For more information, visit the Electronic Frontier

Connecticut Capitol Rally Rejects Fracked Gas as Bridge Fuel to Low-Carbon Future
Excerpts of speeches by Desmond Batts, a member of the Sierra Club of Connecticut’s Executive Committee, and Bernardo McLaughlin of the group, Capitalism vs. the Climate, at the “100% Renewable Energy for 100% of the People” rally in Hartford, CT on Nov. 21, recorded and produced by Between The Lines’ Melinda Tuhus
A coalition of activist groups rallied at the Capitol building in Hartford, Connecticut on Nov. 21, calling for “100% Renewable Energy for 100% of the People.” Organizers, including the Connecticut chapter of the Sierra Club, 350CT.org, and more than two dozen faith-based, local governmental, anti-nuclear and other groups oppose Connecticut Governor Dannel Malloy’s plan to vastly increase the use of fracked “natural” gas in the state, which he claims is a bridge to a clean energy future.

While natural gas burns more cleanly than other fossil fuels, studies show the leaks of methane – the main component of gas – from pipes and other infrastructure can make it more damaging to the climate than coal. Speakers at the rally addressed the health impacts of fossil fuels, and called for the closure of the state’s last remaining coal plant in Bridgeport. They also addressed the disproportionate negative effects on people of color, as well as labor concerns.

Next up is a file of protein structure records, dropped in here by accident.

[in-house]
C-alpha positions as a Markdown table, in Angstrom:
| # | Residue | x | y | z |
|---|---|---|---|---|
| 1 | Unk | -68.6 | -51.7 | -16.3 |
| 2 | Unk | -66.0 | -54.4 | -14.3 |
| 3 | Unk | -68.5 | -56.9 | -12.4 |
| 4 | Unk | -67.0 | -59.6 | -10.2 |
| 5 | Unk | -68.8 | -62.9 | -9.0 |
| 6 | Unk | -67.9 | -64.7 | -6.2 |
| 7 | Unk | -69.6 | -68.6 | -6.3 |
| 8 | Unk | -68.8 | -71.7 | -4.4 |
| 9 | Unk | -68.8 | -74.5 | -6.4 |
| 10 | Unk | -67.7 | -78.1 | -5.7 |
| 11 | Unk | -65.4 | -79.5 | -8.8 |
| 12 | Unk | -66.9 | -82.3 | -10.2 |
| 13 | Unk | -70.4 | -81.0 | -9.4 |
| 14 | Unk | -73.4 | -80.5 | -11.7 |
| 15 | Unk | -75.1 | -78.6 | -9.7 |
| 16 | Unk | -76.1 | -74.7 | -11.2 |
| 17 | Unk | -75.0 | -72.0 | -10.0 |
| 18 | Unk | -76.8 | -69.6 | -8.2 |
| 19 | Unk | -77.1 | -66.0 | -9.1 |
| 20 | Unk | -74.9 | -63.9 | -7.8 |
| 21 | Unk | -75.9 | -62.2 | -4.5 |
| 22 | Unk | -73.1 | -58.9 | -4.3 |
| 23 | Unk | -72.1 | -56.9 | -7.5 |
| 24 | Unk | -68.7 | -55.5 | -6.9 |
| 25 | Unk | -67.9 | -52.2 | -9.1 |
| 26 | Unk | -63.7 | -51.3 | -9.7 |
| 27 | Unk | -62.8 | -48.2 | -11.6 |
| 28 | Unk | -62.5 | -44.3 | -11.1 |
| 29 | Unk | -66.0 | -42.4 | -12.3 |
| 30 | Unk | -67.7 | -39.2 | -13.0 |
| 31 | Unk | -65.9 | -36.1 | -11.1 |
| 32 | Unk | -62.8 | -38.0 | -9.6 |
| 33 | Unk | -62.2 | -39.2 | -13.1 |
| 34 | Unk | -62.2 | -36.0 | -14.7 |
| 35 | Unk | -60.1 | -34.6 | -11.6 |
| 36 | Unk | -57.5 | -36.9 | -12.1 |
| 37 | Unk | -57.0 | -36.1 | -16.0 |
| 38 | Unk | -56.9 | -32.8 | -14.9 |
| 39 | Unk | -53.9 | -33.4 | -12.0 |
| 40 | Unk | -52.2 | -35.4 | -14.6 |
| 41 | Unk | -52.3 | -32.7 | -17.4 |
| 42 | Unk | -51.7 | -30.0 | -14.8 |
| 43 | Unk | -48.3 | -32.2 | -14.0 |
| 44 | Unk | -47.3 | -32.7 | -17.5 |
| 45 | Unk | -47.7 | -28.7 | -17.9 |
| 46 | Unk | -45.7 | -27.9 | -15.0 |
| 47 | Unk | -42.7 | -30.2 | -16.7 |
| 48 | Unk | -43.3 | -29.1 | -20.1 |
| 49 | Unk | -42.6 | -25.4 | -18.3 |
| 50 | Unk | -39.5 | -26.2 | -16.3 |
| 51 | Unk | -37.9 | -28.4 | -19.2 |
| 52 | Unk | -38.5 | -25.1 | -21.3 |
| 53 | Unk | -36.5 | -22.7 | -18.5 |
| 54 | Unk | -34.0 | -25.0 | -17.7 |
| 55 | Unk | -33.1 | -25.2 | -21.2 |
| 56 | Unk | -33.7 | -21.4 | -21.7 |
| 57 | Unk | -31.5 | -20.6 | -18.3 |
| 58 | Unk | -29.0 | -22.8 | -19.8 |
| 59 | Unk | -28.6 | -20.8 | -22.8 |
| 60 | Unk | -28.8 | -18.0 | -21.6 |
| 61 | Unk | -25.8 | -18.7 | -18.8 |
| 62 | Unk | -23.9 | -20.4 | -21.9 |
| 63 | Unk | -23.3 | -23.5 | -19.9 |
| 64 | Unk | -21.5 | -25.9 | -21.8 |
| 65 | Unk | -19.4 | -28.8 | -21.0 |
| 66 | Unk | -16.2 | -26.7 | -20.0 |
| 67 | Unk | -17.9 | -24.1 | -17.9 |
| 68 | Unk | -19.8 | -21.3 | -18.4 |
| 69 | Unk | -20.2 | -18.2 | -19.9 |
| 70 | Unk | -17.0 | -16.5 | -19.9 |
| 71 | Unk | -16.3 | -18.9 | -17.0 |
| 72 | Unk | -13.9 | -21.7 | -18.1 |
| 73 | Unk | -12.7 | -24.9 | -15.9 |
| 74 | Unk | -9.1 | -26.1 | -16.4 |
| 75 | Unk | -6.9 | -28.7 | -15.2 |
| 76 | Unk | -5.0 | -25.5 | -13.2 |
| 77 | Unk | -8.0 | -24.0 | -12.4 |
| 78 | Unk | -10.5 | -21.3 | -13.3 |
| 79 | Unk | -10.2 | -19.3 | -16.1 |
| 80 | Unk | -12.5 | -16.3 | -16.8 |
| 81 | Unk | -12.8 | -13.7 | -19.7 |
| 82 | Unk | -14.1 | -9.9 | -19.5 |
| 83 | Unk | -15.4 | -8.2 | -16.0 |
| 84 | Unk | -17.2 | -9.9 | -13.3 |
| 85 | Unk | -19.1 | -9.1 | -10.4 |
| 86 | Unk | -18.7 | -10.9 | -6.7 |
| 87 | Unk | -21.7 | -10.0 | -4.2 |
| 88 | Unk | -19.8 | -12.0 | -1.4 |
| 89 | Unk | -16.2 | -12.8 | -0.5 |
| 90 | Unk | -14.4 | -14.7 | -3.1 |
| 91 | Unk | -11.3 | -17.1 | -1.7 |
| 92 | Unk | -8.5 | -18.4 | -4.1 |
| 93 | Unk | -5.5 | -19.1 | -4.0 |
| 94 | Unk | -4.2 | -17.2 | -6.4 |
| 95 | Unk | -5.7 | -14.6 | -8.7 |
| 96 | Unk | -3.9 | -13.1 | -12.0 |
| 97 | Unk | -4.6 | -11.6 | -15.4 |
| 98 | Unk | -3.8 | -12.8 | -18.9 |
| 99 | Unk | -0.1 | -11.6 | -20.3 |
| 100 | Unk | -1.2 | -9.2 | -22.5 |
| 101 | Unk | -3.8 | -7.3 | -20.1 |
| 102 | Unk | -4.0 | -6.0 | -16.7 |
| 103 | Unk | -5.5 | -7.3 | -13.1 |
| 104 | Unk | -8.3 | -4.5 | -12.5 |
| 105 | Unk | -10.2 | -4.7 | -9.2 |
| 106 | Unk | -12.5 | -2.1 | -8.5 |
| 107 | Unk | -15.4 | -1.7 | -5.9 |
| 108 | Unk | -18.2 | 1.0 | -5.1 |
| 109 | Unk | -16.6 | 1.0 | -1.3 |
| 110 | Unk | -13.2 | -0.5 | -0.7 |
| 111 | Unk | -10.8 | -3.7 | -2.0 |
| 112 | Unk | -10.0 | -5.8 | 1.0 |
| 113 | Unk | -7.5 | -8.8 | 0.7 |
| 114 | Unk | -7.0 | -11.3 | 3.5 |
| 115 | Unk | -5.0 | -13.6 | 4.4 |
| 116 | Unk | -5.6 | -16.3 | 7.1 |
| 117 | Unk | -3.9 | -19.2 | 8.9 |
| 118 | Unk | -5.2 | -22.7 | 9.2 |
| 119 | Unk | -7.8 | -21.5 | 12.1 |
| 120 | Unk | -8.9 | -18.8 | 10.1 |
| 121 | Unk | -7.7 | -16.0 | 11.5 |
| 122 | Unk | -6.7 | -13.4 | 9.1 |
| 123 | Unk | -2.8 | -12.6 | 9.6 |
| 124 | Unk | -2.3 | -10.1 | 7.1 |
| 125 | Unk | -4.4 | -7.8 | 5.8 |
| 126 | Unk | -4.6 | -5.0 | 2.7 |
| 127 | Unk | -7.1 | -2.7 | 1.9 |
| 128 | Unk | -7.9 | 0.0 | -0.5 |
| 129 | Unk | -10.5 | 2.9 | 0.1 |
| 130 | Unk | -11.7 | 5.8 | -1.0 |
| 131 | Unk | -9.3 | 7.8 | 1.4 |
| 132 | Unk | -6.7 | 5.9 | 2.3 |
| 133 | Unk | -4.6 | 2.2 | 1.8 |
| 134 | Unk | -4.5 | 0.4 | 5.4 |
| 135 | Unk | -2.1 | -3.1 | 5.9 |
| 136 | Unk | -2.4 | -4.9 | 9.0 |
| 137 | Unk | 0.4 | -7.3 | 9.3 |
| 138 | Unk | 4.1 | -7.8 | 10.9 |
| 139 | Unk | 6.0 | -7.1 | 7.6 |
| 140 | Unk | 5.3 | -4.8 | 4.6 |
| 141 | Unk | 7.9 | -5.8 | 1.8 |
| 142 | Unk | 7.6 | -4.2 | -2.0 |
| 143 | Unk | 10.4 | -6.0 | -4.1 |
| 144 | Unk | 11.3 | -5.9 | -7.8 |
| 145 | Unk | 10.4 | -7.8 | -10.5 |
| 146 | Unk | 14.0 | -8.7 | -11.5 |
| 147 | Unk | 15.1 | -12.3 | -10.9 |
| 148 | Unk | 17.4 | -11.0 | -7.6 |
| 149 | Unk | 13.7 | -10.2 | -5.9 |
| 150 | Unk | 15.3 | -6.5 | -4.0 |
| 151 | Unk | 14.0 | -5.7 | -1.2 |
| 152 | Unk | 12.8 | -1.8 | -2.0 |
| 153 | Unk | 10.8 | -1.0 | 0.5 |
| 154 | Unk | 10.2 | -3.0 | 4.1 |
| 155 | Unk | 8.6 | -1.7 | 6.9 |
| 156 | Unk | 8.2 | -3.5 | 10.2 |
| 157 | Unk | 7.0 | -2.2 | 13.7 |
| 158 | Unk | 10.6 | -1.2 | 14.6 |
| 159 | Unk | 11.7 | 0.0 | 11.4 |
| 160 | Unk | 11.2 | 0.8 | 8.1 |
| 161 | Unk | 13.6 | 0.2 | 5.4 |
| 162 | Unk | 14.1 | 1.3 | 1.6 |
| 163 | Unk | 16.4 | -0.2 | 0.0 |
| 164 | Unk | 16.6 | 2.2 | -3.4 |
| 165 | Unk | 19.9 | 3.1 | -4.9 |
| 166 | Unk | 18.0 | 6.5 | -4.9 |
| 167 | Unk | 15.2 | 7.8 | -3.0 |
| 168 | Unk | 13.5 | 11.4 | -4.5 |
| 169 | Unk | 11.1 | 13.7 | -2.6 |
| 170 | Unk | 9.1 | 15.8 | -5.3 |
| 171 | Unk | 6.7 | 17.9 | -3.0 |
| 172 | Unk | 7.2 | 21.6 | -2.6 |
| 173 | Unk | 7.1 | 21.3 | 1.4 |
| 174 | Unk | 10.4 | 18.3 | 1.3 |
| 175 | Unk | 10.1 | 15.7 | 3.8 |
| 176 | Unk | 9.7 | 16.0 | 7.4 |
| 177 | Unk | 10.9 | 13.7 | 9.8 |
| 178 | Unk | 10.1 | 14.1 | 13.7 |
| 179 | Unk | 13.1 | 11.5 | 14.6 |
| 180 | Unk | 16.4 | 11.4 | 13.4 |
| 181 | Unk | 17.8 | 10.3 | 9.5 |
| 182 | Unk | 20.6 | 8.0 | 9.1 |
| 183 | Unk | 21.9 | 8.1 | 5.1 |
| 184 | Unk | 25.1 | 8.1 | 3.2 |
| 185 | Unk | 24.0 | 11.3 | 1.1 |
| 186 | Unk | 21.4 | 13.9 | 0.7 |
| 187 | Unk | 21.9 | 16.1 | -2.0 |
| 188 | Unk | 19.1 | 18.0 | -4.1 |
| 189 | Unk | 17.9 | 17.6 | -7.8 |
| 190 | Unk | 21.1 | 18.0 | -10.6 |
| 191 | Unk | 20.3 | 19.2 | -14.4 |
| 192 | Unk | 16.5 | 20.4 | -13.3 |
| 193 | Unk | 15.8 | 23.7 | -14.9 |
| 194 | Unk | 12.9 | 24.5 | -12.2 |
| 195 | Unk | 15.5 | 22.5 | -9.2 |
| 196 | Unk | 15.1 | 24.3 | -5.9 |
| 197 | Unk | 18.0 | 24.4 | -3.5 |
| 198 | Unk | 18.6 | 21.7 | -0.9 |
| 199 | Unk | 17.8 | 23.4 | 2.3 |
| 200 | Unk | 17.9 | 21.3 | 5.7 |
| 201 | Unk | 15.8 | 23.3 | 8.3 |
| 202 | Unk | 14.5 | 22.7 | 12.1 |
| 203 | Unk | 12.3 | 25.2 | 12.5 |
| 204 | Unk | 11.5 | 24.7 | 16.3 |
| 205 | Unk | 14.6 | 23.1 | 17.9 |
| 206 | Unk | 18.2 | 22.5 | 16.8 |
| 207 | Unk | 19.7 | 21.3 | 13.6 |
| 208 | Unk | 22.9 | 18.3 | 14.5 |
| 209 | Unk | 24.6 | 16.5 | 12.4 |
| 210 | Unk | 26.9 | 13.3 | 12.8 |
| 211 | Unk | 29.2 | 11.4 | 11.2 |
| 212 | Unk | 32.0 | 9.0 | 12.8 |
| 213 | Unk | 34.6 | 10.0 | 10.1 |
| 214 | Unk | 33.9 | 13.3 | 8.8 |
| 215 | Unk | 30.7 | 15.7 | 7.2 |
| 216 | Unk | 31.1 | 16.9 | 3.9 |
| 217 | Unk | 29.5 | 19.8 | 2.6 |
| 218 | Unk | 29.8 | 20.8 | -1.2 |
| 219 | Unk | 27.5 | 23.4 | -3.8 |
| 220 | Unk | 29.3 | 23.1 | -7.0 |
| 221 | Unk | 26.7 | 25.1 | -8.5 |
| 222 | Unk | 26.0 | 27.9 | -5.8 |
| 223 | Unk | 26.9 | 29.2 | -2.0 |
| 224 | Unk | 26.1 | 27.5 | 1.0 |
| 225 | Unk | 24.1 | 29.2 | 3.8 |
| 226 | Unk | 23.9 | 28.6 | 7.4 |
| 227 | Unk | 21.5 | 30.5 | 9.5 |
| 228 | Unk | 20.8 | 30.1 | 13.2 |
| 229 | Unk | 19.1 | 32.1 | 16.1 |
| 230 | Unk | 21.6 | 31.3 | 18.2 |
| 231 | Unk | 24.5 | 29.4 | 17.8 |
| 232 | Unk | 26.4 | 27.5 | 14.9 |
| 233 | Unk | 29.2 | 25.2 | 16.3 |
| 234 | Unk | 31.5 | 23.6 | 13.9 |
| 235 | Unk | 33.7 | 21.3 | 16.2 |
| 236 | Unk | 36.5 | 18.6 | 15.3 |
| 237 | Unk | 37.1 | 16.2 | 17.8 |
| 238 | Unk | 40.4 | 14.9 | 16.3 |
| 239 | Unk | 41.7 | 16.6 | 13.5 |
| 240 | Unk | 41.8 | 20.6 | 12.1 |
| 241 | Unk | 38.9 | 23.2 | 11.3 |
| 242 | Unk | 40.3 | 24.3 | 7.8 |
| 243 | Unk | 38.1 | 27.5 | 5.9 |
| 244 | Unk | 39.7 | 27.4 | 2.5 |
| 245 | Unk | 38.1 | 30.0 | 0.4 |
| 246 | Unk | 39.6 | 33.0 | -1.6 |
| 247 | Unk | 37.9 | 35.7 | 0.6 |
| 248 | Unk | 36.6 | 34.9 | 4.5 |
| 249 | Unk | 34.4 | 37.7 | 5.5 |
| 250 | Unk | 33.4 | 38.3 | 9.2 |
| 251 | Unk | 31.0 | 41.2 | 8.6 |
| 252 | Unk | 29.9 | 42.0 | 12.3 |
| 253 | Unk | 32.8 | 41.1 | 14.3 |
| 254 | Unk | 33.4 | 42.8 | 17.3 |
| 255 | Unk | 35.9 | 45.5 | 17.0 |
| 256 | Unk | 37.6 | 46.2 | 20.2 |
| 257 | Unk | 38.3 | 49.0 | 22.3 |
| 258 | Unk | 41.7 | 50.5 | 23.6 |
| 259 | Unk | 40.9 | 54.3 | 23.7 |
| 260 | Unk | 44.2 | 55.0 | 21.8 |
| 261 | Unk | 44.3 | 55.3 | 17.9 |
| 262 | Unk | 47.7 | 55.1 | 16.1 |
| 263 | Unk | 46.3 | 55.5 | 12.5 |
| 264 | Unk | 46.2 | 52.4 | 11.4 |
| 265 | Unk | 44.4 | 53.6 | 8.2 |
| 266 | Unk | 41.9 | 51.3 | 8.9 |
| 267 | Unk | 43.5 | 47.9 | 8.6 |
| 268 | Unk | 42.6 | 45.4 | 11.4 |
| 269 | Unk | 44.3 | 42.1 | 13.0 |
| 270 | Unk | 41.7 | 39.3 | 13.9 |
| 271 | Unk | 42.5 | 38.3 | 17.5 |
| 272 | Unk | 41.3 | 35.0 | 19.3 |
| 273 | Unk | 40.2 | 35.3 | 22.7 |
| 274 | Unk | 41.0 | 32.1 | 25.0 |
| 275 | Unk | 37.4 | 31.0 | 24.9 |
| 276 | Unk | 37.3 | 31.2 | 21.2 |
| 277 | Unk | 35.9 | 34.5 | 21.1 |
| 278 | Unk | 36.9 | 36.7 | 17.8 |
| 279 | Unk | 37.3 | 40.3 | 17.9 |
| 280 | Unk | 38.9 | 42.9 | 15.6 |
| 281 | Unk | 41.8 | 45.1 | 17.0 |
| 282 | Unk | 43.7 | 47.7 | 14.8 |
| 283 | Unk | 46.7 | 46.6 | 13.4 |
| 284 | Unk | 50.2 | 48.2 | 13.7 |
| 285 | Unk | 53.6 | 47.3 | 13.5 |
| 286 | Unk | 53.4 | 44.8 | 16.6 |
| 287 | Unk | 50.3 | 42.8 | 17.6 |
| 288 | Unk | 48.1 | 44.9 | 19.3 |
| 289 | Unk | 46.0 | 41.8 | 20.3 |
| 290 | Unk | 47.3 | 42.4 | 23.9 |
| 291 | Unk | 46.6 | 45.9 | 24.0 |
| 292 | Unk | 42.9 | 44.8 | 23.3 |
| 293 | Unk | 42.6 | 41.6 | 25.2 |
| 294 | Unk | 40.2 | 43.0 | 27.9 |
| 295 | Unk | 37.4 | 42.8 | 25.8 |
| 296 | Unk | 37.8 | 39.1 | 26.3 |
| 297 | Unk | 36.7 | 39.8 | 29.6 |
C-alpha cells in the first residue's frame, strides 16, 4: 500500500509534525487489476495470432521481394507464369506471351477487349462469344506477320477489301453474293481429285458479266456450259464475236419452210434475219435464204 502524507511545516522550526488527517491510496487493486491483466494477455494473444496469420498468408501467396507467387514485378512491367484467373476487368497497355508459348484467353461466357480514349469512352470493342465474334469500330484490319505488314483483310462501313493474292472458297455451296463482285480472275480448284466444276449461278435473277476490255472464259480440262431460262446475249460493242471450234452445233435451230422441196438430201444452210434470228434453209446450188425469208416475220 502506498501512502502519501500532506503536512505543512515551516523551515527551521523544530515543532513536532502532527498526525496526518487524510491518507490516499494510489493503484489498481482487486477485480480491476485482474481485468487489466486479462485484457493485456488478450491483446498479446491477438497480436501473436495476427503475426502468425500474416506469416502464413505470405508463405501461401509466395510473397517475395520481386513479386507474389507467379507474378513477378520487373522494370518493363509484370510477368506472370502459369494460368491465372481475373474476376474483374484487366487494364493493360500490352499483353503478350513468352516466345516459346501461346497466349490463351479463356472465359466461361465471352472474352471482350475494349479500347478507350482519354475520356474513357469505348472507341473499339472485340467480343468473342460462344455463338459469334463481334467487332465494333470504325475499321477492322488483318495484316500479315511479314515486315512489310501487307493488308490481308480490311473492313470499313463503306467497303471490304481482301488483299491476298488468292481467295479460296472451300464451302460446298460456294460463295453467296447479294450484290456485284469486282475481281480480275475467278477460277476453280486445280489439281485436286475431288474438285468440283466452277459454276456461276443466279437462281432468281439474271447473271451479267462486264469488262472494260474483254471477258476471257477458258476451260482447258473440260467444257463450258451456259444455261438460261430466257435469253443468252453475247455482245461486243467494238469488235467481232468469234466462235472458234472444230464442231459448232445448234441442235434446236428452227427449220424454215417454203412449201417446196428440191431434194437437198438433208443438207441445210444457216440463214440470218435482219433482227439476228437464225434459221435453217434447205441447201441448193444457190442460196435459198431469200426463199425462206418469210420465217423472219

Connecticut currently depends on nuclear power from the Millstone reactor complex in Waterford for almost half its electricity. Critics say the goal of transitioning to 100 percent renewables powered by sun, wind and small hydroelectric without natural gas cannot be accomplished by 2030 or even 2050 as some advocates claim. But climate activists say with the political will it is possible, citing examples of several U.S. cities and nations such as Germany, that have made significant strides toward transitioning to renewable energy. Between The Lines’ Melinda Tuhus was at the rally and recorded the speakers. We hear first from Desmond Batts, a member of the Sierra Club of Connecticut’s Executive Committee followed by Bernardo McLaughlin of the group Capitalism vs. the Climate.